Simply letting my child know I understand exactly what he’s feeling is enough to help him. I sat beside him and said calmly, “You want to go out and get the paint right now. I understand. That’d be fun. You’re upset because we have to wait till tomorrow.” Even though I didn’t change my stance, and go out for the paint, he calmed a little just by being acknowledged. Dr. Harvey Karp, author of Happiest Toddler on the Block, says the best way to talk to anyone who is upset is to repeat what he said (with sincerity) before saying what you think. He states, “The best communicators show they truly understand someone’s feelings before expecting that person to be able to hear their advice.”
All parents know that tired or hungry children are prone to fussiness. When my son’s upsets seem a little irrational, I always look for a potential unmet need that’s triggering him. On the day of the rainbow paint situation, my son wasn’t feeling well. He was cooped up and in front of the TV for way too long by himself. Knowing this doesn’t excuse his behavior, but helps me meet his need. We took a little walk outside together, and he calmed down quickly.
I’m sure I’m not the only parent who’s gotten angry or frustrated in response to my children’s meltdowns. However, maintaining the right perspective helps me be the leader he needs me to be. Janet Lansbury, child development expert and author of ‘No Bad Kids‘ writes in an article, “When we remind ourselves repeatedly that challenging behavior is a little lost child’s call for help, we begin to see the ridiculousness of taking this behavior personally. We recognize the absurdity of reactions like, “How could you treat me like this after all I do for you?! Why don’t you listen?” Perspective gives us the patience, confidence and the calm demeanor we need to be able to help.”
There is no ‘difficult child’- only different
Kids test limits; it’s what they’re wired to do. They have meltdowns because they are emotionally-charged and express themselves in immature ways. Children who are being difficult are not naughty or bad. Dr. Peggy Drexler, a research psychologist, says in the article “Don’t Shame Children in Pursuit of Discipline,” “[Children] act out as they learn how to get their desires met; all kids, at one point or another, will express a feeling or need in a socially unacceptable way. The job of the parent is to help children develop positive strategies for expressing those feelings and needs.” She continues to say that shaming, even in its most subtle form is ineffective and destructive because children don’t distinguish their impulses from their selves. Rather than condemn the behavior, shaming ends up condemning the child and making him feel bad about himself.
Don’t withhold it as a punishment. Dr. Drexler says positive discipline is so effective because rather than reprimanding to intimidate or to evoke fear, an incident can be an opportunity for connection. The parent shouldn’t punish by shaming, hitting, or belittling, but use redirection and discussion to teach appropriate conduct. Through conversation, the parent discovers the motivation behind unwanted behaviors and earns greater insight into her child.
Dr. Charlotte Reznick, a child educational psychologist, says in “The Heart of Discipline” that although there are numerous books and classes on the topic of raising children, parents are still at a loss for how to discipline. She explains that parents are missing something critical, “They are forgetting their heart. Forgetting that love is not just a noun, but also a verb. That means acting lovingly, with kindness and awareness.”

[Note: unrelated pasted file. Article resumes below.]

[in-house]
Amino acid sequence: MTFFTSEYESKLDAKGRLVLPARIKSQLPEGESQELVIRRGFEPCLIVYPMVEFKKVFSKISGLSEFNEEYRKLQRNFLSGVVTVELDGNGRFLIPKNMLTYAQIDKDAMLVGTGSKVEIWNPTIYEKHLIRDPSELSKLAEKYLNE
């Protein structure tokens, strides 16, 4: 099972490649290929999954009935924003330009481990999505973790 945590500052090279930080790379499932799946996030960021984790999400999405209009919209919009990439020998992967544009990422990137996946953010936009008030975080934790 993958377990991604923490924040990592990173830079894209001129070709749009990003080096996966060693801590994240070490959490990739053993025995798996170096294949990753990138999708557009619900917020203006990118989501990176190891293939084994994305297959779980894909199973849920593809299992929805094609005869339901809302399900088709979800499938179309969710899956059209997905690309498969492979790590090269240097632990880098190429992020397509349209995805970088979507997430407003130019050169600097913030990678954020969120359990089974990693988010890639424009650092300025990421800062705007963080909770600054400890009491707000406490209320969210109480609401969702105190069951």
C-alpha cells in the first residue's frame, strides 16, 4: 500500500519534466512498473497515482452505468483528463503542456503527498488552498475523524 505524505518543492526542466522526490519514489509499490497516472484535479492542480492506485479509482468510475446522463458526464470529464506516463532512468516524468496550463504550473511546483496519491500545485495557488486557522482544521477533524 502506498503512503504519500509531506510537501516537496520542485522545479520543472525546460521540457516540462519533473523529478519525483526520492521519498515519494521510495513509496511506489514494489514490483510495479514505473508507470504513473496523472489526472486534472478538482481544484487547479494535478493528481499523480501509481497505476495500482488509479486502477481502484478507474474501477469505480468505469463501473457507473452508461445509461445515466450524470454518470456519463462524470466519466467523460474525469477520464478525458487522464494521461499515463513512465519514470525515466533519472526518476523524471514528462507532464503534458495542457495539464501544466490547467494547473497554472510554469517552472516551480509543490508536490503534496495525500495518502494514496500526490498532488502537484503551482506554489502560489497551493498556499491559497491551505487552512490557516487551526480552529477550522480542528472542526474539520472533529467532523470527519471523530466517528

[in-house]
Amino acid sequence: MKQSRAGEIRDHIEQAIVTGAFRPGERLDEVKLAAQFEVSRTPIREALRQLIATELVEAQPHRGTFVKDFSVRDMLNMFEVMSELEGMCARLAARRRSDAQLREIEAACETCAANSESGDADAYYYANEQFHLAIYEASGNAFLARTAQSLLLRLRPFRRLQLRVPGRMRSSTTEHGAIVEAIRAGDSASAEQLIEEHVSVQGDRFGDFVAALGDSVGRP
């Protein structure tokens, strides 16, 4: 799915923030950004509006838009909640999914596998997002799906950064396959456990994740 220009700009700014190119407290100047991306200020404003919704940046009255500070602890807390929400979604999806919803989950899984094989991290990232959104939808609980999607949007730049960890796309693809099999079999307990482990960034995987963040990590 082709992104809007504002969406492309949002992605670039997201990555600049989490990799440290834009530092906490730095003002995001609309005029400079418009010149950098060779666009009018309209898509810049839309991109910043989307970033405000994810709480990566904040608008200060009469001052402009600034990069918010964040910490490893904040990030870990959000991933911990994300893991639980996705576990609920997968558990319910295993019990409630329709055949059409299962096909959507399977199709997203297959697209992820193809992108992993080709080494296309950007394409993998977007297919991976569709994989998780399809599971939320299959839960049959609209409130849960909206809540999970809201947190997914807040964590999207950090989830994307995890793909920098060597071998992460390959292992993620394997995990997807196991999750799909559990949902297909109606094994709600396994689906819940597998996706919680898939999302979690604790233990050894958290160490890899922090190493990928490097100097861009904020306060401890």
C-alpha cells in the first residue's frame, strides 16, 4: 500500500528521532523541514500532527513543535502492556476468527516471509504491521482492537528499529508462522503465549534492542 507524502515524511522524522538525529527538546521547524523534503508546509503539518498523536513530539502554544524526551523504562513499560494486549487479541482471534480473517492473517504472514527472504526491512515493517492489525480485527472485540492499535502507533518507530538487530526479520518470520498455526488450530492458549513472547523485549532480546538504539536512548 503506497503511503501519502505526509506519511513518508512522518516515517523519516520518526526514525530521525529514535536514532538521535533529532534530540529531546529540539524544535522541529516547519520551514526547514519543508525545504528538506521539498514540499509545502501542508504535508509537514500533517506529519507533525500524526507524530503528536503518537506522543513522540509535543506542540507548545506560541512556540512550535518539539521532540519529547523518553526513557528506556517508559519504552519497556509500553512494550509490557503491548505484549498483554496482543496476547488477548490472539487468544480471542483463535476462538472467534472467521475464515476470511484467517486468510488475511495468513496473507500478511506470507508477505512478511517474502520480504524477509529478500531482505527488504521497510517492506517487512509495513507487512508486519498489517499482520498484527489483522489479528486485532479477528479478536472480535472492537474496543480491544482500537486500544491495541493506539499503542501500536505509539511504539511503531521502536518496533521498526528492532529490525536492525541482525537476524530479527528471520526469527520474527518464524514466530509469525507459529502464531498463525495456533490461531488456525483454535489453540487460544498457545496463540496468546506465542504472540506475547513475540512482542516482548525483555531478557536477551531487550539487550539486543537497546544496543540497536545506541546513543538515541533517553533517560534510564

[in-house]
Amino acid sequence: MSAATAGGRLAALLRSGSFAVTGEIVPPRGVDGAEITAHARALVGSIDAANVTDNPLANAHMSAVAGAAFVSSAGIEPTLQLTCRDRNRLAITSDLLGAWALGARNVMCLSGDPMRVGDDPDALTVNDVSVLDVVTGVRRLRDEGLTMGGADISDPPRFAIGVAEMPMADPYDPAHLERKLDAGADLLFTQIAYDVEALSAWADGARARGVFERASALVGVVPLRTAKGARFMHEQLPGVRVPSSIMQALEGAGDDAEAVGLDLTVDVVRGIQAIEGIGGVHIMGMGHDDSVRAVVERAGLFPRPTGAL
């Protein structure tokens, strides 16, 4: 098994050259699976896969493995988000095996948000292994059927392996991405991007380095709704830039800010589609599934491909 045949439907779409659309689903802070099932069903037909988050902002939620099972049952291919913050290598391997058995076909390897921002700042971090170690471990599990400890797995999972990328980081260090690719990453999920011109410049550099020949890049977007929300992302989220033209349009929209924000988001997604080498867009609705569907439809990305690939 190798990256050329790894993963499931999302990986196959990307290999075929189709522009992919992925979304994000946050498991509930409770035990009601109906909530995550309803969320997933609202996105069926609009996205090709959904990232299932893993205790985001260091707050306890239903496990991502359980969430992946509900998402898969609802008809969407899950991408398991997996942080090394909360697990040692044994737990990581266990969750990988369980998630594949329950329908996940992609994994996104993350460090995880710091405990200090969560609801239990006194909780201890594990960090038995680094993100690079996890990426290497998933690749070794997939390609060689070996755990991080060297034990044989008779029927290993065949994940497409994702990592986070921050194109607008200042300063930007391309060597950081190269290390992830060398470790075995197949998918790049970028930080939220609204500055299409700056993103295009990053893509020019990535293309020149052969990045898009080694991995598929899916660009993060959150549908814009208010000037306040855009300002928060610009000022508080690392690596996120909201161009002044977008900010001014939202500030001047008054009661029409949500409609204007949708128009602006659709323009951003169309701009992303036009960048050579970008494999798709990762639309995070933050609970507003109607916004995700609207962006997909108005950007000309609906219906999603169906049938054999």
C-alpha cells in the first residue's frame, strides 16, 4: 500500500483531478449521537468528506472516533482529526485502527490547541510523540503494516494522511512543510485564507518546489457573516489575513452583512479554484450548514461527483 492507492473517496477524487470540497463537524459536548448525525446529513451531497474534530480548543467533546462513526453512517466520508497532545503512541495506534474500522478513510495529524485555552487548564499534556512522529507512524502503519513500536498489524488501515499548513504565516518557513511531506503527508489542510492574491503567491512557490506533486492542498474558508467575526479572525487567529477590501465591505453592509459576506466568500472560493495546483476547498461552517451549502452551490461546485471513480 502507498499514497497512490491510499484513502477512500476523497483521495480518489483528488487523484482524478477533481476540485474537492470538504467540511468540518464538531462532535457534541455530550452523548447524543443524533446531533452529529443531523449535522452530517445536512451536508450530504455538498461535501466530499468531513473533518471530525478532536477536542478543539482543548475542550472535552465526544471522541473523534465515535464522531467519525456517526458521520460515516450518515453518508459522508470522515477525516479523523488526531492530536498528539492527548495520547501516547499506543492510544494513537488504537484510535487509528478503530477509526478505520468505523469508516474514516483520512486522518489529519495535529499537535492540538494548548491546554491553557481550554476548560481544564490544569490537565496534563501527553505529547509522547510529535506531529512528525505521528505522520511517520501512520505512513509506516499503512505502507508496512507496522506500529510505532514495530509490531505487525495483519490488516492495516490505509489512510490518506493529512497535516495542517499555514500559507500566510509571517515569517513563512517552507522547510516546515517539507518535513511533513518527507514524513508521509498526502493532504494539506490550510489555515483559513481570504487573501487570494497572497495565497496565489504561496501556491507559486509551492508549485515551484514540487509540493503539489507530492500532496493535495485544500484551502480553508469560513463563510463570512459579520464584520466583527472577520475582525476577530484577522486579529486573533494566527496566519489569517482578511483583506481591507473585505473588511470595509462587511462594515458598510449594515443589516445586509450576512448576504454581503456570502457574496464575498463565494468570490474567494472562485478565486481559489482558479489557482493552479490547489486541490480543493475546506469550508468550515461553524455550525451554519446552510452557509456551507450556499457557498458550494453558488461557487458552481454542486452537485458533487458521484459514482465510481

It’s not always easy to remain centered and calm when our buttons and being pushed. I, personally, have Irish blood that is quick to boil. However, with focus and practice, we can rewire our responses. We can learn to take a time out for ourselves, do some breathing, and always let love guide our parenting.
Switching to parenting in a more gentle way isn’t always comfortable. It’s not a quick fix and comes with doubt at first. I found myself wondering if I was doing what I needed to in response to my child’s outbursts. I believed in affording my toddler the freedom to express his feelings, yet every time he carried on in front of other people I felt self-conscious. I wondered if I was taking enough action. I worried that people would think I was a pushover. Maybe they’d consider my kid was a brat and believe that it’s my fault. However, when we push aside outside pressures and turn inward, we do what truly feels right to us.
Rebecca Eanes, the author of Positive Parenting: An Essential Guide, says, “I believe the relationship we have with our children is the most important element of parenting. It is the value of our connection that determines how well they listen to us, accept our limits and values, and cooperate.”
Parenting from the heart isn’t only the most sensitive, but the most effective. Messages get distorted and lost in anger, frustration, and the need to control. But through connection, they are clear. However, none of us are perfect. We all lose our cool at some point, and we shouldn’t get down on ourselves. These are opportunities for teaching and learning humility and reconciliation.
When my son threw a fit because I wouldn’t take him to the store for rainbow paint, I could have gotten flustered and aggravated. However, I knew he wasn’t giving me a hard time- he was having one. His cries were a request for guidance and a call for understanding. With this perspective, I didn’t overreact. I didn’t yell, hit, or threaten. I made it clear I knew what he wanted, then told him I’d be willing to talk to him more once he calmed down. He had the freedom to cry, and when he was done, we agreed to go to the store the following day. I knew that what he really needed was to get out of the house and connect with his family. When the storm passed, we took a stroll around our neighborhood, with our dignity and relationship intact.